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Voter registration drive exceeds expectations

September 30, 2003

Image: vote buttonStudents registered to vote in record numbers earlier this month as 1,375 men and women took their first steps toward casting a ballot in the Oct. 7 governor's recall election.

The registration drive, spearheaded by the SFSU chapter of the California Faculty Association and Associated Students Inc. with support from the California State Employees Association, broke last year's record as the number of students who registered to vote jumped nearly 50 percent compared to the 2002 effort when 920 students registered.

Support from the University administration and faculty played a large part in the success of the voter registration campaign, organizers said. Students and faculty ran voter registration stations outside the J. Paul Leonard Library and the Humanities Building. At the invitation of instructors, trained student volunteers visited classrooms and helped others register. And the University Bookstore offered a discount on purchases for those who could produce voter registration receipts.

The participating faculty, staff and students pulled together to register eligible voters because they strongly believe that students and young people should be involved in the political process, said Eloise McQuown, a librarian and political and legislative chair for the faculty association.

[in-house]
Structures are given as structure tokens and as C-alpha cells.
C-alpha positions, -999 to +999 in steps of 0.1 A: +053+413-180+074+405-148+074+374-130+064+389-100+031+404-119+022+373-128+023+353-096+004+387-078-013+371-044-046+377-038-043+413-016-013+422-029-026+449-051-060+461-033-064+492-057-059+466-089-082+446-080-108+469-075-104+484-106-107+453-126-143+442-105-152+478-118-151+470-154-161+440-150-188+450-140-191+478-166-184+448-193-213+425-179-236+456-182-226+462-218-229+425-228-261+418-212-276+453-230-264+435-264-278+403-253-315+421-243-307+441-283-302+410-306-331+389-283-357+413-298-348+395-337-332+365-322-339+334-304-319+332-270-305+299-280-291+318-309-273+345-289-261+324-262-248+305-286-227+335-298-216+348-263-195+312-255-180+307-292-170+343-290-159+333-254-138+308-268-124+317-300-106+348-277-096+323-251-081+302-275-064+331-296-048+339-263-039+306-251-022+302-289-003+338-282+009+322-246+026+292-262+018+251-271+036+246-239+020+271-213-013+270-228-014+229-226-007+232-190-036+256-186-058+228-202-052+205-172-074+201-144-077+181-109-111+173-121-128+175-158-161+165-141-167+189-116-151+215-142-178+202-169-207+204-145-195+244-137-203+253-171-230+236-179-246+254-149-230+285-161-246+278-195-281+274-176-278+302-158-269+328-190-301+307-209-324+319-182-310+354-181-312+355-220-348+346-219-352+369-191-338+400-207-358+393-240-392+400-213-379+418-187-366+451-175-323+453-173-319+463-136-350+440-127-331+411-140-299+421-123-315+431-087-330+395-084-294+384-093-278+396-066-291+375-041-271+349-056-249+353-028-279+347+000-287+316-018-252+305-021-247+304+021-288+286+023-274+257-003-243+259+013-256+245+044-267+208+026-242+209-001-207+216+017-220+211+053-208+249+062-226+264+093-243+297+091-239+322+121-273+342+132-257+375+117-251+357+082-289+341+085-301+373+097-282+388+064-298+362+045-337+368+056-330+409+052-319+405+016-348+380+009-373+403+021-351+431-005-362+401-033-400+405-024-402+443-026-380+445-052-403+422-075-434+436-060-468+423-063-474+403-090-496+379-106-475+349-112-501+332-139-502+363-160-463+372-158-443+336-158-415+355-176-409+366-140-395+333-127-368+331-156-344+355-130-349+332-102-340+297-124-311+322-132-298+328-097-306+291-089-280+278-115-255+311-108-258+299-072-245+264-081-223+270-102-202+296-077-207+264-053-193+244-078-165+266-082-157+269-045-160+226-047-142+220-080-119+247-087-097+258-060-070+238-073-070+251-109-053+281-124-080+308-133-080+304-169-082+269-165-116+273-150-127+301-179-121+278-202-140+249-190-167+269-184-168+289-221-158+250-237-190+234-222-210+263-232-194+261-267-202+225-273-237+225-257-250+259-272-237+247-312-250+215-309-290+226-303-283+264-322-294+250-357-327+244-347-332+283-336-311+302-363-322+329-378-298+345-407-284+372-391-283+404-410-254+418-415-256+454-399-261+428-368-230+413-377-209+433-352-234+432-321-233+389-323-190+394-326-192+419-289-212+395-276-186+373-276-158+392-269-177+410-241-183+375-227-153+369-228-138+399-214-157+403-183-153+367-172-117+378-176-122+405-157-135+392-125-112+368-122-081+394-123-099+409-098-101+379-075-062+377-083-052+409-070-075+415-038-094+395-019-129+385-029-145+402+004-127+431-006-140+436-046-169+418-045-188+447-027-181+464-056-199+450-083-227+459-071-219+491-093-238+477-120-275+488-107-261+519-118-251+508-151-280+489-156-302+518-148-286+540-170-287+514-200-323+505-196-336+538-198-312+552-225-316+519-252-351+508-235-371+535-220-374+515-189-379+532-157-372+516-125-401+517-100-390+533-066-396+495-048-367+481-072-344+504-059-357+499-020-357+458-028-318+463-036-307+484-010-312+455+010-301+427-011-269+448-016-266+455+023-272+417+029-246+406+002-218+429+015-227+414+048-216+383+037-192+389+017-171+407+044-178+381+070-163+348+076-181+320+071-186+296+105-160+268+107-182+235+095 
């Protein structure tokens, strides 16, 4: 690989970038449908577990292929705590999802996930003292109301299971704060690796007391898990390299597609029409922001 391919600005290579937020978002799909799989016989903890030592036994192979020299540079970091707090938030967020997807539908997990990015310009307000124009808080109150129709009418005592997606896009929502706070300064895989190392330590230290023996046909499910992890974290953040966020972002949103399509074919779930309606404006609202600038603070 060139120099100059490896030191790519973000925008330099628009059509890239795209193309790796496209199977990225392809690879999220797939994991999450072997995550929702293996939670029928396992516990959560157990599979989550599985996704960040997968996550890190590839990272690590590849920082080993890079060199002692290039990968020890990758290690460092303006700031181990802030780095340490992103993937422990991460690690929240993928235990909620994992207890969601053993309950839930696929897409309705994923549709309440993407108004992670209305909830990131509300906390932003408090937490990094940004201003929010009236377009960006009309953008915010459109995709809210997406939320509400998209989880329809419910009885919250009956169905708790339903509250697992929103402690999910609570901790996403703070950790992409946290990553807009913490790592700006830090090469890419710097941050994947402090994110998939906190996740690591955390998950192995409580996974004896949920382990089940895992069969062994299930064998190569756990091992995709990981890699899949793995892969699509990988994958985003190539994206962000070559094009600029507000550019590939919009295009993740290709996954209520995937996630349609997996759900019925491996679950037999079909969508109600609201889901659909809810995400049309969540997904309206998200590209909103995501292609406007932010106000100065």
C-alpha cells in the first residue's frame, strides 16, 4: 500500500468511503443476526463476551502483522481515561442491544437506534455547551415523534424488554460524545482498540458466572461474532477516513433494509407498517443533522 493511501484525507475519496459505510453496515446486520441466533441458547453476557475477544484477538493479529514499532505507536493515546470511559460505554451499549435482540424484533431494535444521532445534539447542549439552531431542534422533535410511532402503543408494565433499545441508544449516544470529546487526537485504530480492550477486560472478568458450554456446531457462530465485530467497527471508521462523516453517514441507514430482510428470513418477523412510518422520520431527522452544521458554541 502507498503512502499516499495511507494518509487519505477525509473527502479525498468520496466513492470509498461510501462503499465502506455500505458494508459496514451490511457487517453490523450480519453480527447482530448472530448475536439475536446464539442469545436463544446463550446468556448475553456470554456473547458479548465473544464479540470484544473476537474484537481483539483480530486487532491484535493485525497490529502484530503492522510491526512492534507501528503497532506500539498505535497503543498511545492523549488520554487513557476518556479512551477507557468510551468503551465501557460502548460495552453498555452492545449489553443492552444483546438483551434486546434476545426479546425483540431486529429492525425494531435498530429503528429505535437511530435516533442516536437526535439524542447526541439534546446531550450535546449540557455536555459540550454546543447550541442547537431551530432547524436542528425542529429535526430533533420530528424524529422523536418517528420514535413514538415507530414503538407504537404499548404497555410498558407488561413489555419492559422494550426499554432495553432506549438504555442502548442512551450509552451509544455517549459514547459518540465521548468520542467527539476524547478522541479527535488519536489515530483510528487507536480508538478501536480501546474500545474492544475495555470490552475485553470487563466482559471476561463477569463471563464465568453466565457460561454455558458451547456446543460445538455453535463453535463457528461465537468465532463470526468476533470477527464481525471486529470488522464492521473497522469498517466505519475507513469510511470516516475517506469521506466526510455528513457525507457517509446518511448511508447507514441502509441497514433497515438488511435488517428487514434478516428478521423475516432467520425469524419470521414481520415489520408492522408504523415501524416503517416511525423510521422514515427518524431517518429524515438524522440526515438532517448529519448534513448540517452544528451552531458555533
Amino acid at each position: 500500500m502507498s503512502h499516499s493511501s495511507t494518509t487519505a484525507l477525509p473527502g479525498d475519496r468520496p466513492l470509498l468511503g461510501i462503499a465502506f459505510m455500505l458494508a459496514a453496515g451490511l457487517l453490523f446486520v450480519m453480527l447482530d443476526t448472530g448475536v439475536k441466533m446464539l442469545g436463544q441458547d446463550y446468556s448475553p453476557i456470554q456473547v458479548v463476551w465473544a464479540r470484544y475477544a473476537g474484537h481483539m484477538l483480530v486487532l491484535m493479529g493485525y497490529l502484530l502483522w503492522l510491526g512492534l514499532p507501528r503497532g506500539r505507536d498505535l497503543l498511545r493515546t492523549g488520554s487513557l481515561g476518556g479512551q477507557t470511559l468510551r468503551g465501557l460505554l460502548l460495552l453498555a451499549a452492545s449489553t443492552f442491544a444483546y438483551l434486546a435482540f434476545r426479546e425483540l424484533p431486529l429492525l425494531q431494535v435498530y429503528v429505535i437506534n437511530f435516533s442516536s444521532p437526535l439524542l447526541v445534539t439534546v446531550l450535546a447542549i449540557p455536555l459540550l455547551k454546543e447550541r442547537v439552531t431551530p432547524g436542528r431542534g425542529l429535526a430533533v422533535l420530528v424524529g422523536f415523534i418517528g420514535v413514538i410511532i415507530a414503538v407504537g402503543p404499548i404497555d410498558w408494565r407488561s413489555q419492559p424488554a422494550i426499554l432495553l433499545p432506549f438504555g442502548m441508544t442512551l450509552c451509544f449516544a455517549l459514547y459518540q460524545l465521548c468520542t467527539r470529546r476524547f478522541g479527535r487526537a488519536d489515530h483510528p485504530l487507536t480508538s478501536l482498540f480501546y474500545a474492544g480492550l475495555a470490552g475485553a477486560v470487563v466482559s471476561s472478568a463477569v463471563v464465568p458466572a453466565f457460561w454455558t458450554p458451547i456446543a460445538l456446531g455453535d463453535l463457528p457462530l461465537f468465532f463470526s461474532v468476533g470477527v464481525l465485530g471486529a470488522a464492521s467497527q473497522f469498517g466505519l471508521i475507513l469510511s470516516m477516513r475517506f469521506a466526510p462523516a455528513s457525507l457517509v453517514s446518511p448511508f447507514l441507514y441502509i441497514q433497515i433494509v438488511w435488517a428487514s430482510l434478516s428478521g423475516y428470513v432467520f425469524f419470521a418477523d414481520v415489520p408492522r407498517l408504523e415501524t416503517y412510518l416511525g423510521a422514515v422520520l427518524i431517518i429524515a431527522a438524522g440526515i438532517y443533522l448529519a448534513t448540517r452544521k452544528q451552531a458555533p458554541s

"As educators we feel a great responsibility to ensure that students are politically and civically engaged. The first step is getting them registered to vote, the next step is getting them to vote," she said. "It is important that students are educated about voting and also have an opportunity to hear all sides of the issues."

During the next few months, the newly registered voters will be called to the polls several times for major decisions, including the Oct. 7 governor's recall election, the San Francisco mayoral election in November and the presidential primary in March.

-- Christina Holmes with Public Affairs Student Writer Javier Jimenez


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Last modified September 30, 2003, by the Office of Public Affairs